A critique of the position advanced by Jeﬀ Halper Four reasons to back the International Law allows the full attainment and ‘two state’ solution exercise of the inalienable rights of the Palestinian people, including the right of return of Palestinian refugees and the right to national independence and sovereignty in Palestine within the framework of the United Nations, its Charter and its Resolutions. Jerusalem’s status is to be negotiated as part of the peace settlement. Donald Trump’s recognition of Jerusalem as Israel’s capital in December 2017 has caused consternation amongst supporters of the Palestinian cause. Siren voices clamour that achieving two states is now impossible and the only solution is one state, a dangerous idea which would legitimise illegal settlements, compromise the right of return, and side-line the United Nations. Jeﬀ Halper, co-founder and co-ordinator of the Israeli Committee Against House Demolitions (ICAHD), an NGO that actively resists the Israeli government policy of demolishing Palestinian homes in the Occupied Palestinian Territories (OPT), outlines "two possible onestate solutions”, one of them being "a democratic state with one person, one vote", the other being “a bi-national one-state”. He also proposes a further possibility: "the idea of a Middle Eastern Economic Confederation that looks something like the European Common Market of 30 years ago" that would include "Israel/Palestine, Jordan, Syria and Lebanon". These ideas are not new, Halper declared in April 2012 that "a two-state solution is no longer viable”. For one thing, "the facts on the ground – the settlements, the wall, the highways and the fragmentation of the territory – are all just so massive and so permanent and are constantly being expanded that there's no more place for a coherent, functional, viable, sovereign Palestinian state”. For another, "there's no political will in the international community to force Israel out of the Occupied Territories. Israel’s certainly not going to leave voluntarily, so there have to be massive international pressures on Israel to get out and that’s completely missing. So, if you take those things into account there’s no way in which a two-state solution is viable, and we simply need to stop talking about it”. In September 2012, ICAHD endorsed a bi-national one-state solution, and in April 2013 Halper explained that a two-state solution was only possible if Israel accepted Palestinian sovereignty over the Occupied Territories, Palestinian UN membership, the Palestinian right to national self-determination within the 1967 lines, and the integration of settlements on Palestinian land. He declared that "[t]here is a remarkable, mirror-like correspondence between Hamas and the right-wing in Israel, the latter ranging from the Likud through the religious settler movement”. Halper’s arguments have not changed in the last ﬁve years, even though there is sound evidence that the eﬀectiveness of the BDS (Boycott, Divestment and Sanctions) movement is growing and that 136 UN member states (70.5% of the 193 member states) plus 2 nonmembers now recognise a Palestinian state. Solidarity organisations in Britain need to strongly resist these defeatist ideas, which are not supported by the Palestinian people and their political representatives, and be more vocal in explaining and supporting calls for meaningful negotiations with the state of Israel, under the auspices of the United Nations in accordance with its resolutions on this issue, in order to achieve lasting peace.
The ﬁrst concerns Israel. The 2015 election saw the victory of right-wing and chauvinist parties with the re-elected prime minister, Netanyahu taking an intransigent position of opposition to a two state solution at an early stage in the election. However, the actual outcome of the election saw a relative increase in support for parties advocating a two state solution and a quite narrow balance in favour of Netanyahu in the Knesset. Key ﬁgures in the Israeli establishment are now expressing severe reservations about Netanyahu’s policies The second concerns the loss of negotiating advances already secured by the PLO. Israel and the US have campaigned over three decades to prevent the UN recognition of the Palestine Authority as a state. Despite the Palestinian Authority having majority support at the UN since 1989, the US was able to use its veto in the Security Council to prevent formal recognition of statehood until 2012. In that year the Palestinian Authority won UN recognition as ‘a non-member observer state’ and slightly later the oﬃcial UN designation as the ‘State of Palestine’. This designation is important as it allows Palestine to raise within the UN issues, among others, concerning violations of territorial integrity and war crimes and to actively win allies against an extreme right-wing Israeli government that is losing international credibility. The third argument concerns the one state solution itself and the lack of clarity about its character and how it is to be achieved. This varies from the peaceful establishment of a democratic and secular state to the military defeat and destruction of Israel. It remains unclear as to how either is to be achieved in current circumstances. As an ideological position its key characteristic would appear to be negative: a rejection of the path of negotiation and of the politics of the secular and left-oriented PLO. The principal international propagandist for the one state solution, through its TV station Al Jazeera and its funding of the Muslim Brotherhood across the region, is Qatar, the main regional base of the US military, whose Emir monopolises all executive powers and imposes draconian penalties on any form of democratic dissent. The fourth argument concerns the US. A one state position, premising the destruction of Israel as a state, legitimises the arguments of the pro-Israel lobby.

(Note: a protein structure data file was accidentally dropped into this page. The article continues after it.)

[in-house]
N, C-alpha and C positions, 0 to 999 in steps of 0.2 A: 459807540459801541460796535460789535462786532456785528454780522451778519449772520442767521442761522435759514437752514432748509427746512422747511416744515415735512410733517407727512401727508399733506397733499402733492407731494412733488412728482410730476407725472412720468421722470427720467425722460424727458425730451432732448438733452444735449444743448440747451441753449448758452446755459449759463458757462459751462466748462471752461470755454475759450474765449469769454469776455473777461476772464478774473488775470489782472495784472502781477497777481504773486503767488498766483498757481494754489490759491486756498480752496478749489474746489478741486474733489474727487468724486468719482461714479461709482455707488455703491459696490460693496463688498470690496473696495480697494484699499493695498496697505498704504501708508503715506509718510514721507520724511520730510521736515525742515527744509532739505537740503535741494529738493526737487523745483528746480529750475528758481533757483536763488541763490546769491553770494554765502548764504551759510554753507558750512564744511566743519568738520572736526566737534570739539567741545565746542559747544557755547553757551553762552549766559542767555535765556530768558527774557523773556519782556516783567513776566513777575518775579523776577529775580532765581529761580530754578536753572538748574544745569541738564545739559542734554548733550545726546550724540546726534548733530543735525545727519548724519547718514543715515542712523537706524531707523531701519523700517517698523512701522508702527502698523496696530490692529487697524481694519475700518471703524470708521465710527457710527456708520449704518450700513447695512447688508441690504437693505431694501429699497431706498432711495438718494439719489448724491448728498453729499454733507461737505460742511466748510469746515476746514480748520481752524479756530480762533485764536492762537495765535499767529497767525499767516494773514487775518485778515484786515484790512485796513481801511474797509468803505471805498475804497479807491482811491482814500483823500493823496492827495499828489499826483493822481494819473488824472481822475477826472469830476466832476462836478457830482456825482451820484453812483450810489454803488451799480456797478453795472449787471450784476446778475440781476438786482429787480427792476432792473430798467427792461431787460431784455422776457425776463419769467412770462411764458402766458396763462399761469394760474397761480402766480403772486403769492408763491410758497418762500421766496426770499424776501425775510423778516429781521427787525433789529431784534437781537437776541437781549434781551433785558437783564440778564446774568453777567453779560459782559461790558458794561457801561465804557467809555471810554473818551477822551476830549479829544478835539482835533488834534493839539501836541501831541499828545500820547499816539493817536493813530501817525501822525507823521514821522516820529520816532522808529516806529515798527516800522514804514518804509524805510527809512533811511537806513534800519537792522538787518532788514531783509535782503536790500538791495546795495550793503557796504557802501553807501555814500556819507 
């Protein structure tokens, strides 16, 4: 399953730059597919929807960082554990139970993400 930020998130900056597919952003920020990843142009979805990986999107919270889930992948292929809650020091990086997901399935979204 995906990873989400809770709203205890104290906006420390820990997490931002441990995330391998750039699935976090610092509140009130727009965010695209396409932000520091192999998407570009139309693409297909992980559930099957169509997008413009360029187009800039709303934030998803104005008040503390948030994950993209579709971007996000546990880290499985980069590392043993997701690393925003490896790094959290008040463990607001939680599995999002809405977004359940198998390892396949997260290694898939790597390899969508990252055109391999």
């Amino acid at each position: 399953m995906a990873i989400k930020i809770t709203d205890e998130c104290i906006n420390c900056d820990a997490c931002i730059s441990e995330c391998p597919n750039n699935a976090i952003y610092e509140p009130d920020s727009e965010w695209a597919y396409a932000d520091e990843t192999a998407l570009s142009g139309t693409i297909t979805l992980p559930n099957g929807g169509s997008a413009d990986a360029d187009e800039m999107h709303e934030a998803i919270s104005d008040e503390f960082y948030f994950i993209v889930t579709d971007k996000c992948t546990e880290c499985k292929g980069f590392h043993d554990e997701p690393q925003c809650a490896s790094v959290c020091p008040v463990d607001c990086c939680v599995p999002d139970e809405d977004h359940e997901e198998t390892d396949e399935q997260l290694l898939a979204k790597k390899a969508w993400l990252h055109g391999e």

Marwan Barghouti was leader of the first and second Intifada and has been in imprisoned by the Israel government since 2002. In 2017 he led a hunger strike by 2,000 Palestinian prisoners.
Support BDS Support the PSC campaign for the boycott of all Israeli goods and services, for financial disinvestment from Israel and for governmental sanctions against Israel. This demonstrates the strength of international feeling to those living in Israel.
Oppose Israel’s imposition of a One State Solution Uphold UN resolutions: the basis for lasting peace Details of the tour by Akel Taqaz sponsored by Liberation D.r Taqas will be speaking at the following venues: OXFORD Wednesday 6 June 8pm East Oxford Community Centre, 44 Princes St, Oxford OX4 1DD BIRMINGHAM Thursday 7 June Unite Oﬃces, 6 Heneage Street, Birmingham, B7 4AZ LONDON Friday 8 June 7pm Marx Memorial Library, 37a Clerkenwell Green, EC1R 0DU MANCHESTER Saturday 9 June 12.30pm Mechanics’ Institute103 Princess St, Manchester M1 6DD BRISTOL Monday 11 June 7pm The Palestinian Museum and Cultural Centre, 27 Broad Street, BS1 2HG Dr Taqaz is the Vice Chair of the World Peace Council and Secretary of the Palestine Committee for Peace and Solidarity. He is a member of the Palestinian Peoples Party, a component party within the Palestinian Authority government
Jeremy Corbyn “The Morning Star is the most precious and only voice we have in the daily media” £1 weekdays, £1.50 at weekends. From newsagents or online at morningstaronline.co.uk
Communist party international bulletin dealing with world peace and Palestinian rights